I think you should contact your bankruptcy attorney asap and ask him to deal with the bank. In my opinion, your lender is violating the automatic stay. It would be better if your bankruptcy attorney can send a certified letter to the bank indicating that they are violating the court automatic stay. However, you should note that the lender can file a motion to lift the automatic stay. If the automatic stay is lifted then they can take the car but until then they can't legally take it.

Take Care.
Posted on: 31st Mar, 2009 03:09 am
Hey guys…I would like to have your opinion regarding my situation. The only debt that I have is the home payment. My vehicles are paid for and no credit card debt. The property is in my name. Husband is a disabled veteran. I'm having a tough time paying mortgage. Credit score was quite high when I purchased property. I had planned to sell my house and take the equity to buy a small and less exoensive home. Now the realestate market has gone for a toss and my payoff is almost equal to what i owe. There's no equity :(. What do you say…should i file chapter 7 Do you think it's a good idea???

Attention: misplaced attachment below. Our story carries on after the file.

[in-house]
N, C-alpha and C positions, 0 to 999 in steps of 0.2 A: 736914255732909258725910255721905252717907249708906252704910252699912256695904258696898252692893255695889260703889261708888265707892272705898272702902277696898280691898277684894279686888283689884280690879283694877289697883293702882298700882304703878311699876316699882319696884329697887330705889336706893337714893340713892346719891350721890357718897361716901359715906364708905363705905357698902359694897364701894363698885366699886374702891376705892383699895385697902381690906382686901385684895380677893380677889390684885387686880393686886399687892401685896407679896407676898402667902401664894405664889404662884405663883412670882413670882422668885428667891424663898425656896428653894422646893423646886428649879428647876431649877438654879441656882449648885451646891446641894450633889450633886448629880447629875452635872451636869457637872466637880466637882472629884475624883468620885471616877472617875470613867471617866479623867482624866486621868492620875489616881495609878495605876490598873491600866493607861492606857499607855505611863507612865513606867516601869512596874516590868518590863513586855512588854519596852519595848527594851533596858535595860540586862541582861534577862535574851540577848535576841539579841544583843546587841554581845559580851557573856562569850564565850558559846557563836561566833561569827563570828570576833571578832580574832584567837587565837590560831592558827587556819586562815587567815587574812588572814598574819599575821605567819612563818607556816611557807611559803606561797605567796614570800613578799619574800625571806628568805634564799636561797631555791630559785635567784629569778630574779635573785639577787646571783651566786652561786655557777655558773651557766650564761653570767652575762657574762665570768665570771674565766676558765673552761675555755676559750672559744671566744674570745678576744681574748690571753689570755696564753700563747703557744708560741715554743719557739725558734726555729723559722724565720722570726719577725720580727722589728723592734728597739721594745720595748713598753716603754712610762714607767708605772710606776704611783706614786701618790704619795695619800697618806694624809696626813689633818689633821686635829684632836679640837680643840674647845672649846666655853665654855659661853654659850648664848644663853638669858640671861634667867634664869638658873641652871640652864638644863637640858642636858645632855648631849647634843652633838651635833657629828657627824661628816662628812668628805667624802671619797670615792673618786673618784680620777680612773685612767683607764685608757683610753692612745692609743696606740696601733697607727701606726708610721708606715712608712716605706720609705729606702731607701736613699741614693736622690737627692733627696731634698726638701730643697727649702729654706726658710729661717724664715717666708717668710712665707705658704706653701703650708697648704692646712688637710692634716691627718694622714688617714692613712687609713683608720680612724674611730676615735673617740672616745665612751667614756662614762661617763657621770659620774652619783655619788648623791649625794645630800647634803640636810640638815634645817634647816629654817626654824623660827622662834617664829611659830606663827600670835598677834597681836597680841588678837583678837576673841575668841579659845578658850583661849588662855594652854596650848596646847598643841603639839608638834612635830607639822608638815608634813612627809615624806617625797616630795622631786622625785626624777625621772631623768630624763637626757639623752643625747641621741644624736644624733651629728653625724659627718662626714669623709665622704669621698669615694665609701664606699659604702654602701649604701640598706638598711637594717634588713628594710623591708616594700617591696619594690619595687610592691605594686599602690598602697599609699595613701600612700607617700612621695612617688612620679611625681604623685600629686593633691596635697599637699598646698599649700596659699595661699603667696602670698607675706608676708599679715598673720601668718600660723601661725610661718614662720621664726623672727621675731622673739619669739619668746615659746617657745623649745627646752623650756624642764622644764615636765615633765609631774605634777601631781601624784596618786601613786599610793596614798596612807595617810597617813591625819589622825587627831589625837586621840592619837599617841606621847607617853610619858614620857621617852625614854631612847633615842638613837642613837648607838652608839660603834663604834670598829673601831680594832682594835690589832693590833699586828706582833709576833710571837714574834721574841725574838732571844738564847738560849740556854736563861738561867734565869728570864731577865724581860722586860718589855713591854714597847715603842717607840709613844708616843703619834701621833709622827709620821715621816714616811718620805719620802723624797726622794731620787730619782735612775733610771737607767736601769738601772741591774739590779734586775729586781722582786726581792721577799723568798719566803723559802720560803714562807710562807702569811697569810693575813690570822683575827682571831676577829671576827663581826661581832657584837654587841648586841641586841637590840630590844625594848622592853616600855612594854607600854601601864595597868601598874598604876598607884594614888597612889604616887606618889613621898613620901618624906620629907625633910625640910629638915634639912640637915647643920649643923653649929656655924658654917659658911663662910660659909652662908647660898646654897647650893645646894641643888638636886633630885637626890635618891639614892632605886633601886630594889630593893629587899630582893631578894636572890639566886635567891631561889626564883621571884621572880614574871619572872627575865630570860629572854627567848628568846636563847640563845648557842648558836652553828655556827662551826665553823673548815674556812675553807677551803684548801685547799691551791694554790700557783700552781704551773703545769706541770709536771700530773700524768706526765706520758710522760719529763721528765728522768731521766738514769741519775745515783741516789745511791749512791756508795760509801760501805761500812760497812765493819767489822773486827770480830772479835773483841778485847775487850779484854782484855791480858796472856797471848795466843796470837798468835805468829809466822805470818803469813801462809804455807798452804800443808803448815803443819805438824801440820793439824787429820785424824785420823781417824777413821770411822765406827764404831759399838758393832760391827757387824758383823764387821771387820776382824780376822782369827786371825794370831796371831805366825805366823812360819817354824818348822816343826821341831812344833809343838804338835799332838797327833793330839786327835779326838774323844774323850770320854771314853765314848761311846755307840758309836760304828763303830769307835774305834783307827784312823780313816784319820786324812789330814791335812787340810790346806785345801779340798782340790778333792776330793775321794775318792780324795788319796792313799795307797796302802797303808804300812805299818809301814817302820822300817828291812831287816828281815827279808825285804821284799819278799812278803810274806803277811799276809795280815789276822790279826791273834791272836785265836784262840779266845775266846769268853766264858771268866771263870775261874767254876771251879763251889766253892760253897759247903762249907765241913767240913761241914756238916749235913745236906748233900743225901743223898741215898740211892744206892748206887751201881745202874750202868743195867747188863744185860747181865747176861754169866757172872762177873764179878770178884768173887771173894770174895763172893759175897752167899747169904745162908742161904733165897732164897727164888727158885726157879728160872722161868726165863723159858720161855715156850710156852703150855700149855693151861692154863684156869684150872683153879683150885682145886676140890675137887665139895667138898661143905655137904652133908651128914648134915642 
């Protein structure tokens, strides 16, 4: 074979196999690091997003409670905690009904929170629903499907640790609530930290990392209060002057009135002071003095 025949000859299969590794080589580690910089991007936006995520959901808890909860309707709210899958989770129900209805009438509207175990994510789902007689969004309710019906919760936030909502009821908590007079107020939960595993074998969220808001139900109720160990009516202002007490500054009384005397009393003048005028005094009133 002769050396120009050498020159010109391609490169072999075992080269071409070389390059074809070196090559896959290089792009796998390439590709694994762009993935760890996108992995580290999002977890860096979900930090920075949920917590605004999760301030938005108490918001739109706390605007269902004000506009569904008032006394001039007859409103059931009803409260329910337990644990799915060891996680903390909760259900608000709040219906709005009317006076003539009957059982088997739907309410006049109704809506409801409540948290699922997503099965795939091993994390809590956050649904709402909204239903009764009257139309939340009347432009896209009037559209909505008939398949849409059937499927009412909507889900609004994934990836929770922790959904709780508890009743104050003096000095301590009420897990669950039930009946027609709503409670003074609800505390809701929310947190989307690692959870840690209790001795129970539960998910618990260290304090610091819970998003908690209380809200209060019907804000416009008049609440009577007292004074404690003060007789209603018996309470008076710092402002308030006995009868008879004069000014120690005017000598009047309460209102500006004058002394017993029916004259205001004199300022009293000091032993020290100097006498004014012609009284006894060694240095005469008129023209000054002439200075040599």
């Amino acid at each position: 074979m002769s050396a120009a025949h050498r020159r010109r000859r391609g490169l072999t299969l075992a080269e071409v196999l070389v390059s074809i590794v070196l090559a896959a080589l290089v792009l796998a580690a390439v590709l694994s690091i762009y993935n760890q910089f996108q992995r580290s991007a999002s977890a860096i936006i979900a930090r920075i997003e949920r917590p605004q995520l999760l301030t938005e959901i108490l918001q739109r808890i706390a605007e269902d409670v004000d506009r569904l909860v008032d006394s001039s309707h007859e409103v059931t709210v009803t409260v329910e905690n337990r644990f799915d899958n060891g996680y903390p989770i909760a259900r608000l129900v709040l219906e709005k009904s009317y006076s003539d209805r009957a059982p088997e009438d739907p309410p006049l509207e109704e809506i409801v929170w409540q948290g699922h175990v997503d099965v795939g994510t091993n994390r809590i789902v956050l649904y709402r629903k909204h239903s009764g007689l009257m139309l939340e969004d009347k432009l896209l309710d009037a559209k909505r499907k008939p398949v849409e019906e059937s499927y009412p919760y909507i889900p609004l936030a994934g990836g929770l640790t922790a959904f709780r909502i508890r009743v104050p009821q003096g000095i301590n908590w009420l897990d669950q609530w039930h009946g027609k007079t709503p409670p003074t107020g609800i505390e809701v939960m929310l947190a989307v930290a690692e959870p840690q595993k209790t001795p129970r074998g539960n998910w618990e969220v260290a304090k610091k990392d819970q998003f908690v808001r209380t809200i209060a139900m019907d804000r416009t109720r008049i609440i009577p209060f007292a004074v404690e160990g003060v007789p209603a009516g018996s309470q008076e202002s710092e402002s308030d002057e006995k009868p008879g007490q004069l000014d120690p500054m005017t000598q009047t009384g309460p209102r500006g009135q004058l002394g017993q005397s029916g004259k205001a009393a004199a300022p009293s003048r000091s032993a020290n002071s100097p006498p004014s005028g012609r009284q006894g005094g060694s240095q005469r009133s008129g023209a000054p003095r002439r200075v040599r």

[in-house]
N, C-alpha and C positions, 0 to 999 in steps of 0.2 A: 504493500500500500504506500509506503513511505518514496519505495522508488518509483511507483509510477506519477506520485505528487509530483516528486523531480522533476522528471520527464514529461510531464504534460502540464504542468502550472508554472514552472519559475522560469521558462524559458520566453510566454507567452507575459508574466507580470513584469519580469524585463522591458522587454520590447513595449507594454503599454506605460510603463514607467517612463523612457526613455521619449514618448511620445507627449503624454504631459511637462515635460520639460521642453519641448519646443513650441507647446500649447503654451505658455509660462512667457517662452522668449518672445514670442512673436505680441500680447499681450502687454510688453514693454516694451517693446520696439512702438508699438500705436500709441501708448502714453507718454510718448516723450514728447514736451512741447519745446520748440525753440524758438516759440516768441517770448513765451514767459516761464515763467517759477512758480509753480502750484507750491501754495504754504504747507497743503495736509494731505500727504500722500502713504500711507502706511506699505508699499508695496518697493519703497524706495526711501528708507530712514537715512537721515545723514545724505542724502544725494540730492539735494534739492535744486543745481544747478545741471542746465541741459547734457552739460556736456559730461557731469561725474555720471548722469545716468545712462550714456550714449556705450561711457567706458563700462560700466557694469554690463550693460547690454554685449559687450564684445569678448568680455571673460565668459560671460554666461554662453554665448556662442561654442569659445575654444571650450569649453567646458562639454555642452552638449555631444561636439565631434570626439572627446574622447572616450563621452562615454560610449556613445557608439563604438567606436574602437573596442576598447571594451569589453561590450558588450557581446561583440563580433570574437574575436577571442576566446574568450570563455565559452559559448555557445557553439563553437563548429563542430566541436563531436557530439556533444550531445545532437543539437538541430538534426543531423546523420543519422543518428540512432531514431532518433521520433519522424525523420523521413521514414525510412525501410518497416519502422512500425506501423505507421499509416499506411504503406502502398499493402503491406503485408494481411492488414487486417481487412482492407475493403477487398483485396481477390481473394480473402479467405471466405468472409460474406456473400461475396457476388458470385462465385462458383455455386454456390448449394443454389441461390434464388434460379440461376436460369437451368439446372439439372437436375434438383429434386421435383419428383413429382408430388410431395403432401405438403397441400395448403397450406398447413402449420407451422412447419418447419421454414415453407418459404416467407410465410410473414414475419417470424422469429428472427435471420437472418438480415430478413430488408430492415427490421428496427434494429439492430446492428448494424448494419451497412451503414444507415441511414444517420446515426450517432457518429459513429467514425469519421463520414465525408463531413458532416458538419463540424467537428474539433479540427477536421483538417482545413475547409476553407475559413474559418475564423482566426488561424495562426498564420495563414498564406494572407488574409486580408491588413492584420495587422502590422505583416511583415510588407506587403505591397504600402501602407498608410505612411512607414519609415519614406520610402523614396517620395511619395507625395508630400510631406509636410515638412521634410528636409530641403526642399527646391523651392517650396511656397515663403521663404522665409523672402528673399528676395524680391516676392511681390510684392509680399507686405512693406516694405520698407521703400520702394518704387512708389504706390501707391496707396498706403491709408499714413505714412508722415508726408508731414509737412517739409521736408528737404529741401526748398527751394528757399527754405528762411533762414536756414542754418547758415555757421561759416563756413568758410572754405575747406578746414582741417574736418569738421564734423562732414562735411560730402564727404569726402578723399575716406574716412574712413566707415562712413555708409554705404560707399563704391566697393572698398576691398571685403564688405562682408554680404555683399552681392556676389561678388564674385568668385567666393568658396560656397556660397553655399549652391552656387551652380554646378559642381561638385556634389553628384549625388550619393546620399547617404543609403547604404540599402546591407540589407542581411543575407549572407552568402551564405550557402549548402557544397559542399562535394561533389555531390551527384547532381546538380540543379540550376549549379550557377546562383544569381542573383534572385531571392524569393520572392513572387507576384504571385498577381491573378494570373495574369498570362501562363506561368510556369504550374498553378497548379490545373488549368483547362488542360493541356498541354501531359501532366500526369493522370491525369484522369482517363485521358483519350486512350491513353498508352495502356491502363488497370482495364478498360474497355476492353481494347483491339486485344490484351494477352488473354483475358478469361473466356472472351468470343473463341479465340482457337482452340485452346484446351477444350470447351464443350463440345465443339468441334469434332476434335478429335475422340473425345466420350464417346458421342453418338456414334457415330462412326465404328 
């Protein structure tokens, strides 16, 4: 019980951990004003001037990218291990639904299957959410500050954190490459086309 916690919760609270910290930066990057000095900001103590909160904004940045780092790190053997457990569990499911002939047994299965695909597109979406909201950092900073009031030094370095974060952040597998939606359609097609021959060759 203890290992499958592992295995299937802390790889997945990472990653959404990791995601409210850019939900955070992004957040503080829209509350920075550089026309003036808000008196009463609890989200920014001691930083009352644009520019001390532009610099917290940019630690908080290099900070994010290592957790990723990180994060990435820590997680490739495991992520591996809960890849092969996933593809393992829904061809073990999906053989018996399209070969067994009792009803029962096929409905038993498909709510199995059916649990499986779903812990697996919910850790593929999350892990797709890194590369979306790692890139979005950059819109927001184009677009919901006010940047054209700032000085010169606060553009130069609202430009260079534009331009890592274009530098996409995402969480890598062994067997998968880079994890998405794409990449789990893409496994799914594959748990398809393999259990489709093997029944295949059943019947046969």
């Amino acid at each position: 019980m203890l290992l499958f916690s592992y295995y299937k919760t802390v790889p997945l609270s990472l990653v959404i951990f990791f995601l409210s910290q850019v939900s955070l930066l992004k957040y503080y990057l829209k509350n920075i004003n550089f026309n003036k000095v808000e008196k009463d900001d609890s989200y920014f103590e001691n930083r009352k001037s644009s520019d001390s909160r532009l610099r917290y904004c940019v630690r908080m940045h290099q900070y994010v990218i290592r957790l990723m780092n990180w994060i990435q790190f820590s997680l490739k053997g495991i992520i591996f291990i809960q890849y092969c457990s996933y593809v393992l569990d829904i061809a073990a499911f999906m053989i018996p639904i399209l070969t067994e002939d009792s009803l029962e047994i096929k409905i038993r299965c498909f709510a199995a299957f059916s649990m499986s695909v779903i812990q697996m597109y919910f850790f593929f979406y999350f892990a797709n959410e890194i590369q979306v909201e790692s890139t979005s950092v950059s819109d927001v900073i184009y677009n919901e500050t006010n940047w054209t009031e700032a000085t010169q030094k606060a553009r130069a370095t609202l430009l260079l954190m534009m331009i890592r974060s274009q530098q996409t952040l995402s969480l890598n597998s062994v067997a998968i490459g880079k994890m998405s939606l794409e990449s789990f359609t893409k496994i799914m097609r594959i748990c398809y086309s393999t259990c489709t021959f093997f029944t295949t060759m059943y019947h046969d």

Posted on: 08th Apr, 2009 03:26 am
Hi jp,

I don't think you should file Chapter 7 bankruptcy. It should be the last option that you should go for. If you are delinquent on your mortgage payments, you should contact your lender first. If you are interested to save the property, you can apply for a loan modification. Depending upon your financial situation, the lender would accept or reject your request.

If you are not interested to save the property, then you can apply for a deed in lieu of foreclosure. If the lender accepts this process, he will sell off the property and recover the debts. The deficient amount resulting from the sale of the property will be forgiven.

Take care.
Posted on: 08th Apr, 2009 03:48 am
i am 10 shy of the deadline for creditors to object to my bankruptcy. If I cash out my 401k after that deadline can I get into trouble? What happens?? Thanks
Posted on: 08th Apr, 2009 10:12 pm
Hi Pecas,

Cashing in 401k can be very expensive. It will cost you 30-40 percent tax and 10 percent penalty. Apart from this, if you cash out 401k, you will have to pay federal and state tax. You will also owe a 10% early withdrawal penalty if you are under 55 when you leave your job and withdraw the money.

Why do you think your creditors will object to your bankruptcy?
Posted on: 09th Apr, 2009 03:31 am